:dewaxing the rafiinate using as solvent a mixture comprising an alkyl ketone containing from three to eight carbon atoms and an aromatic hydrocarbon selected from the group consisting of benzene, toluene and xylene.

10. The process of claim 9 in which the hydrogen-rich stream is passed through the hydrogenation zone on a oncethrough basis.

Claims (9)

  1. 2. The process of claim 1 in which the hydrogenation catalyst comprises nickel and molybdenum.
  2. 3. The process of claim 1 in which the solvent having an affinity for aromatics comprises N-methyl pryrrolidone.
  3. 4. The process of claim 3 in which the temperature is between 120* and 180* F.
  4. 5. The process of claim 1 in which the dewaxing solvent comprises methyl ethyl ketone and toluene.
  5. 6. The process of claim 1 in which the hydrogenation temperature is not greater than 650* F. and the hydrogenation pressure does not exceed 500 p.s.i.g.
  6. 7. The process of claim 3 in which the lubricating oil stock contains at least 1 percent Conradson Carbon.
  7. 8. The process of claim 3 in which the solvent to oil volume ratio is between 1:1 and 3:1.
  8. 9. A process for the production of a lubricating oil which comprises fractionating a crude petroleum oil to recover a naphtha fraction therefrom, recovering a lubricating oil stock from the heavier than naphtha fraction, catalytically reforming the naphtha fraction, separating from the reformer effluent a hydrogen-rich stream, treating said lubricating oil stock in a process which consists of contacting same with a hydrogenation catalyst in the presence of at least a portion of said hydrogen-rich stream at a temperature between about 575* and 800* F. and a pressure between about 250 and 600 p.s.i.g, the pressure in the hydrogenation zone being substantially equal to the pressure in the catalytic reforming zone, subjecting the resulting hydrogenation product to solvent extraction at a temperature between about 120* and 250* F. with a solvent having an affinity for aromatic hydrocarbons at a solvent to oil volume ratio of between 1:1 and 6:1 to produce an aromatic-rich extract and an aromatic-poor raffinate, and dewaxing the raffinate using as solvent a mixture comprising an alkyl ketone containing from three to eight carbon atoms and an aromatic hydrocarbon selected from the group consisting of benzene, toluene and xylene.
  9. 10. The process of claim 9 in which the hydrogen-rich stream is passed through the hydrogenation zone on a once-through basis.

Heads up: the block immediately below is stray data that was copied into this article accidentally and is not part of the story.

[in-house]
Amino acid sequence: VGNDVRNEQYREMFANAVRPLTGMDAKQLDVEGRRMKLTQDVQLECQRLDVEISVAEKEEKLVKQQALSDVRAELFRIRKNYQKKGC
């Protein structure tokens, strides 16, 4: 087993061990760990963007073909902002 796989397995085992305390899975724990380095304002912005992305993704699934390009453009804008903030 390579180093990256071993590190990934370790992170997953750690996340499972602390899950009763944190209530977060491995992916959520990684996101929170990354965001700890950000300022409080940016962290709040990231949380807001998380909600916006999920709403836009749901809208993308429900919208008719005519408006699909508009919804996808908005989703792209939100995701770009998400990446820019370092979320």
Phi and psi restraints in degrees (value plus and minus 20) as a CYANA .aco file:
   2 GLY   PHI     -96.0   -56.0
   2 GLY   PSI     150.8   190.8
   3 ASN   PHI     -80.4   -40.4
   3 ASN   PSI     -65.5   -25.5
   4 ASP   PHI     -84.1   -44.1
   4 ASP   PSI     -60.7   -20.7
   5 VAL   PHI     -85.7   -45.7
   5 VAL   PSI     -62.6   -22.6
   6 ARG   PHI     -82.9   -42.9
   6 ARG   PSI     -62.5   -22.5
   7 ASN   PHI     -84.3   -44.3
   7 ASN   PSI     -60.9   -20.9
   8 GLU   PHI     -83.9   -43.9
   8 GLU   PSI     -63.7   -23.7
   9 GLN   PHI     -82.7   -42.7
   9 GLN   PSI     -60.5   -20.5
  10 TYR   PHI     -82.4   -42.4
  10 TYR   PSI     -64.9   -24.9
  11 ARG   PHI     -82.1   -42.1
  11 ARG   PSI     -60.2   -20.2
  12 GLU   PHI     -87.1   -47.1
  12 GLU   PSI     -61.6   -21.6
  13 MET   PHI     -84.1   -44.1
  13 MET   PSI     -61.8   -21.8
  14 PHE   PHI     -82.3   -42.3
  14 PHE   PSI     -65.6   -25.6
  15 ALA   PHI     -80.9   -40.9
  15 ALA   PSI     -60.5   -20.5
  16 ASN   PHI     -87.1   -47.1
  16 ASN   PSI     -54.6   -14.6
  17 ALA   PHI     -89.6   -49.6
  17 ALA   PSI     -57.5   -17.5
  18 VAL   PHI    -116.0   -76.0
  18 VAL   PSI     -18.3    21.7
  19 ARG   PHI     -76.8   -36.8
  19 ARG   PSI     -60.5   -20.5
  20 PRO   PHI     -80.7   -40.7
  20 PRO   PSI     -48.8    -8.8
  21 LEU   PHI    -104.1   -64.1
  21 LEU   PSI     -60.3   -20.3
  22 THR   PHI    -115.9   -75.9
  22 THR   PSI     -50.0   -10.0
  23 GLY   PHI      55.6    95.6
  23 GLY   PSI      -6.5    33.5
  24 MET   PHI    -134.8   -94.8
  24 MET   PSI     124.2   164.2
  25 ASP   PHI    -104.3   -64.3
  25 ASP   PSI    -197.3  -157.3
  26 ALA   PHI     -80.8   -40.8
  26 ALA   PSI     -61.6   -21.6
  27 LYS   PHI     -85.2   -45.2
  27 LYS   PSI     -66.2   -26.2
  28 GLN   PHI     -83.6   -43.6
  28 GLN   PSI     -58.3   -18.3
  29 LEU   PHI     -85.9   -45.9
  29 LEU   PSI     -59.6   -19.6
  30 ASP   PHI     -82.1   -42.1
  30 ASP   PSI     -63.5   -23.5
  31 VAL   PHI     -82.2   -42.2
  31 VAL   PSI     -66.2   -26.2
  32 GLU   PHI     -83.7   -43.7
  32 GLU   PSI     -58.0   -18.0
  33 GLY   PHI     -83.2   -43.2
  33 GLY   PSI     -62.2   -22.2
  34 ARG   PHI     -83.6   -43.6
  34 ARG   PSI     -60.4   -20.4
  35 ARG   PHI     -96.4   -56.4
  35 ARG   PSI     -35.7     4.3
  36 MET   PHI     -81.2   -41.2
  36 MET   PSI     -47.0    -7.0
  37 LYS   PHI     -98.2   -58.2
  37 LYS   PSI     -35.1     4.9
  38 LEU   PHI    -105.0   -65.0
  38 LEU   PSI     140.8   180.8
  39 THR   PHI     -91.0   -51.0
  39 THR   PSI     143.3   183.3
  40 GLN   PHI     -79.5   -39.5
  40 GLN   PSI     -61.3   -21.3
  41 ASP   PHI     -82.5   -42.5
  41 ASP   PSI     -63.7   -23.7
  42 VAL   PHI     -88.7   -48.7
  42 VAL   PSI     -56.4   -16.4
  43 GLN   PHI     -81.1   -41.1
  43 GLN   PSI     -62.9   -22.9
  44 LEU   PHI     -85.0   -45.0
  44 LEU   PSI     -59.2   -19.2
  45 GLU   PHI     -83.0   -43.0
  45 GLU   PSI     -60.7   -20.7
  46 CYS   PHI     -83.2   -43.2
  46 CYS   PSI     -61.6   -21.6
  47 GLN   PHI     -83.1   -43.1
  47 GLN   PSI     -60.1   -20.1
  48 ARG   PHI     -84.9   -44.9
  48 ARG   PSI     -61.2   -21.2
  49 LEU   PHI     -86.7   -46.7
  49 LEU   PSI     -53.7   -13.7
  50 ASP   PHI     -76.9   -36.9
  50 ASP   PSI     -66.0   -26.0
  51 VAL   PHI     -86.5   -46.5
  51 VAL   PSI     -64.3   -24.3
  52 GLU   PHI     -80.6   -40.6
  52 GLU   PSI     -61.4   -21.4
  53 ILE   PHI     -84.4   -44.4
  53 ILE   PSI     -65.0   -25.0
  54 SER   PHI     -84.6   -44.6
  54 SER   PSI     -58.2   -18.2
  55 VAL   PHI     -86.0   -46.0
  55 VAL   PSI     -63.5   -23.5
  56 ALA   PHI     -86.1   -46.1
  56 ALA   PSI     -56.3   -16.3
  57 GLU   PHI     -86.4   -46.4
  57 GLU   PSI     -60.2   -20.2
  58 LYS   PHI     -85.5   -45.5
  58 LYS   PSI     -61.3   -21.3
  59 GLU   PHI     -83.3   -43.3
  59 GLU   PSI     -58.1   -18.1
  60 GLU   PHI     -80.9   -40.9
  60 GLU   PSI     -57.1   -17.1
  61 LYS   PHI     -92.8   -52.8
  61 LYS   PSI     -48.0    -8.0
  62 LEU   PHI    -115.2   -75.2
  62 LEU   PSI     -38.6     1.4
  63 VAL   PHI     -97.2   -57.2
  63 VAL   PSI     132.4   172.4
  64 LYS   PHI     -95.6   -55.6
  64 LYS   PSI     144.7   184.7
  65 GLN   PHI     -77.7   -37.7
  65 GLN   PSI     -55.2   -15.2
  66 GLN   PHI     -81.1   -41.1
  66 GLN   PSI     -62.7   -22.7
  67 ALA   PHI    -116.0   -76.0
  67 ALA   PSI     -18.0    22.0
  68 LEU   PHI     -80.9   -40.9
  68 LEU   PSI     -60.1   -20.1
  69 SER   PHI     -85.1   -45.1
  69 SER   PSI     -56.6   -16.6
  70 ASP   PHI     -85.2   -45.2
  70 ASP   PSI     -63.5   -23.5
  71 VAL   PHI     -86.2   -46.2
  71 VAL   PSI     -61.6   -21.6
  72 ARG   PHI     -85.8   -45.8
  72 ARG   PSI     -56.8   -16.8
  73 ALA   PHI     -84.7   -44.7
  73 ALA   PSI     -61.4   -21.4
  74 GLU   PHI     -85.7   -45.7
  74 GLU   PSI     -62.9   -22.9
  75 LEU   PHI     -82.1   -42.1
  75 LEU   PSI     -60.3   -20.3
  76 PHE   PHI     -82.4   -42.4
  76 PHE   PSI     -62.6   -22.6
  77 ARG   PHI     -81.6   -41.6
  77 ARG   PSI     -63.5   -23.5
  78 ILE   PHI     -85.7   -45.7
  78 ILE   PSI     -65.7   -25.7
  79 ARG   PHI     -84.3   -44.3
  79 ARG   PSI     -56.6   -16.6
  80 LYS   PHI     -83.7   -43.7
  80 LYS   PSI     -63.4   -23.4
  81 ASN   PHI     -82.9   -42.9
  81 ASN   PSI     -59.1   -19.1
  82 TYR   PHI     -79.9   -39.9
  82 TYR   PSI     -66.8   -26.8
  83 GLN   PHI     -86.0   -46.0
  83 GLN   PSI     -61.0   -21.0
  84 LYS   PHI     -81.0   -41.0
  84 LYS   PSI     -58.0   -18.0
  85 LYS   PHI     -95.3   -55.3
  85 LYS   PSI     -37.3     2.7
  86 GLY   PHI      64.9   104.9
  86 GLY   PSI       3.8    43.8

US3617476D 1969-04-10 1969-04-10 Lubricating oil processing Expired - Lifetime US3617476A (en)

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Cited By (8)

* Cited by examiner, † Cited by third party
Publication number Priority date Publication date Assignee Title
US4515680A (en) * 1983-05-16 1985-05-07 Ashland Oil, Inc. Naphthenic lube oils
US4764265A (en) * 1985-07-26 1988-08-16 Shell Oil Company Process for the manufacture of lubricating base oils
US4822476A (en) * 1986-08-27 1989-04-18 Chevron Research Company Process for hydrodewaxing hydrocracked lube oil base stocks
US4853104A (en) * 1988-04-20 1989-08-01 Mobil Oil Corporation Process for catalytic conversion of lube oil bas stocks
US4867862A (en) * 1987-04-20 1989-09-19 Chevron Research Company Process for hydrodehazing hydrocracked lube oil base stocks
US5059303A (en) * 1989-06-16 1991-10-22 Amoco Corporation Oil stabilization
US9394495B1 (en) * 2013-09-18 2016-07-19 Thomas George Murray Post hydrotreatment finishing of lubricant distillates
WO2017218602A2 (en) 2016-06-13 2017-12-21 Murray Extraction Technologies Llc Improvement of properties of hydroprocessed base oils

Families Citing this family (1)

* Cited by examiner, † Cited by third party
Publication number Priority date Publication date Assignee Title
FR2466499B1 (en) * 1979-10-05 1985-02-15 British Petroleum Co

Citations (5)

* Cited by examiner, † Cited by third party
Publication number Priority date Publication date Assignee Title
US3201344A (en) * 1962-11-29 1965-08-17 Universal Oil Prod Co Refining hydrocarbon lubricating oils